Significantly, nothing they said is admissible as evidence in court. Until the Metropolitan Police’s Operation Weeting concludes its investigations, the only court they will be tried in is the court of public opinion. Not particularly fair, perhaps – but then again, this is a favourite tactic of their own newspapers.
So far, there’s been mixed reaction as to how the three executives fared before the committee. Despite Murdoch’s assertion, “This is the most humble day of my life”, he didn’t come across as particularly humble. And even given the pie-in-face disruption, he didn’t emerge as a sympathetic figure. When asked why he would not tender his resignation, Murdoch stated: “Because, I feel that people I trusted, I’m not saying who, I don’t know what level, have let me down. I think they behaved disgracefully and betrayed the company, and me. It’s for them to pay. I think that, frankly, I’m the best person to clear this up.”
Blaming others for mistakes committed at your own company is not an attractive trait and displays a lack of true leadership qualities. And the fact that Murdoch trusted people who betrayed the company calls his judgement into question. Whether he’s the “best person to clear this up” is doubtful, especially considering the vast gaps in his knowledge about the affair.
Throughout the hearing, this lack of knowledge seemed reminiscent of Donald Rumsfeld’s 2002 statement: “[T]here are known knowns; there are things we know we know. We also know there are known unknowns; that is to say we know there are some things we do not know. But there are also unknown unknowns – the ones we don’t know we don’t know.” While the Murdochs and Brooks now know more than they did prior to the Guardian’s investigative work, their admissions showed that there’s still a lot they don’t know about what went down. Most worrying for News International – and even News Corporation’s – future is the “unknown unknowns”. Already News Corporation’s independent shareholders have appointed their own legal team to investigate the phone-hacking scandal and there have been calls for James Murdoch to step down as chairman of BSkyB.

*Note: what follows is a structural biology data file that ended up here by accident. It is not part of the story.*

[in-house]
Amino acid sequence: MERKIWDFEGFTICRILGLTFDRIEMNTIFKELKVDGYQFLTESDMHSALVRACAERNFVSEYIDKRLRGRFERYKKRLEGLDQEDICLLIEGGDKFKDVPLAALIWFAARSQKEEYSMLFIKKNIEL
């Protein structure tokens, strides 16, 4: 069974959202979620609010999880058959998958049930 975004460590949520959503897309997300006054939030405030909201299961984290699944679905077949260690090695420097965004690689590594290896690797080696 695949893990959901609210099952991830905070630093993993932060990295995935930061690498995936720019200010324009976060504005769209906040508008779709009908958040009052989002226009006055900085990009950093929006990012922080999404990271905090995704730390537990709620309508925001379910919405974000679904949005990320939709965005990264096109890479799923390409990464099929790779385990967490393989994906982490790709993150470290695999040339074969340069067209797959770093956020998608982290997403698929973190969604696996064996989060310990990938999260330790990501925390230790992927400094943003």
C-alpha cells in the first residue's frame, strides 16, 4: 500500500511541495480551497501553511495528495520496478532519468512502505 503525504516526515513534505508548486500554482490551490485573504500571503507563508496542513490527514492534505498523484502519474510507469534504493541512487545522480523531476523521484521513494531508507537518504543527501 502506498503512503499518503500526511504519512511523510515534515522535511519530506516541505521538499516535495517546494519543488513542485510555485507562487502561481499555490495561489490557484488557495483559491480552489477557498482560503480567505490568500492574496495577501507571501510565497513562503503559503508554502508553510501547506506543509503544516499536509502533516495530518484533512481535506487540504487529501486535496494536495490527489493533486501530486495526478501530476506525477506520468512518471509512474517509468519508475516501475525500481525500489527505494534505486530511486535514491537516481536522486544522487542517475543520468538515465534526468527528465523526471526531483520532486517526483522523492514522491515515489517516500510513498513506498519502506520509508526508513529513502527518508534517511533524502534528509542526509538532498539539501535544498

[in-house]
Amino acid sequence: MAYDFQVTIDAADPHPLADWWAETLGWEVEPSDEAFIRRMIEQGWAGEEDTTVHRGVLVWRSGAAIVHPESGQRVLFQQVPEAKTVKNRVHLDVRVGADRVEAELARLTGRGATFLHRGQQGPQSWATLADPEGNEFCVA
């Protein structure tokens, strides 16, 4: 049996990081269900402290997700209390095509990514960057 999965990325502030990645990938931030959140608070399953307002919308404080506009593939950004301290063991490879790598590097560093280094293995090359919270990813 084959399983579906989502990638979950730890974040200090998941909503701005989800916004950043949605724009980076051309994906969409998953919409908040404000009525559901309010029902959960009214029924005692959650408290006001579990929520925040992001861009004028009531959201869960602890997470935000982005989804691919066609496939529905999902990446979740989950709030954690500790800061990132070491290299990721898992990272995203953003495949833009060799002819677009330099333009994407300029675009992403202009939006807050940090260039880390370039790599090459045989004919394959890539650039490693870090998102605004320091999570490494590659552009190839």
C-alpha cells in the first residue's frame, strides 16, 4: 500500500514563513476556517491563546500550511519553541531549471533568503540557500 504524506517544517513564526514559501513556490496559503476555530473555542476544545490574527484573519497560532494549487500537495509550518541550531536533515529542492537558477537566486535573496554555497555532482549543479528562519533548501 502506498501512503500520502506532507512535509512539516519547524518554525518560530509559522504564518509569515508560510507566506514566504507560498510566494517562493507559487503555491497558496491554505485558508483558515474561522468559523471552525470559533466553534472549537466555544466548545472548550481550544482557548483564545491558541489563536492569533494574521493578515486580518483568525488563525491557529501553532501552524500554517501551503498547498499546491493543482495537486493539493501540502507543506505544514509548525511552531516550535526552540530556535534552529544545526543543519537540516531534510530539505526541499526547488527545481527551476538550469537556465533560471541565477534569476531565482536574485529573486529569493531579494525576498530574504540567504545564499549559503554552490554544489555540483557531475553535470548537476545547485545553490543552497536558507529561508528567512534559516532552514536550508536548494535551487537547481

When asked about counsel they’d received before the hearing, James Murdoch said: “We were advised fundamentally to tell the truth… And that’s my and my father’s intent.” Even assuming that the Murdochs (and Brooks) stuck to this intention, which is one helluva assumption, they certainly didn’t go as far as telling “the whole truth, and nothing but the truth”.
On Wednesday morning the home affairs committee released its report on phone-hacking with the unsurprising finding that News International “deliberately tried to thwart” police investigations into the matter. Peter Clarke, who oversaw the first police investigation, was quoted in the Guardian as saying: “If at any time News International had offered some meaningful co-operation instead of prevarication and what we now know to be lies, we would not be here today.”
Murdoch is sticking to a “judge us by our future, not our past” line. In a memo to News Corp staff on Tuesday night, he wrote: “I want all of you to know that I have the utmost confidence that we will emerge a stronger company. It will take time for us to rebuild trust and confidence, but we are determined to live up to the expectations of our stockholders, customers, colleagues and partners. We are determined to put things right.” It’s a task that is growing more difficult by the day. DM
Photo: BSkyB Chairman James Murdoch and News Corp Chief Executive and Chairman Rupert Murdoch (R) appear before a parliamentary committee on phone hacking at Portcullis House in London July 19, 2011. At centre rear is Rupert Murdoch’s wife Wendi Deng. REUTERS/Parbul TV via Reuters Tv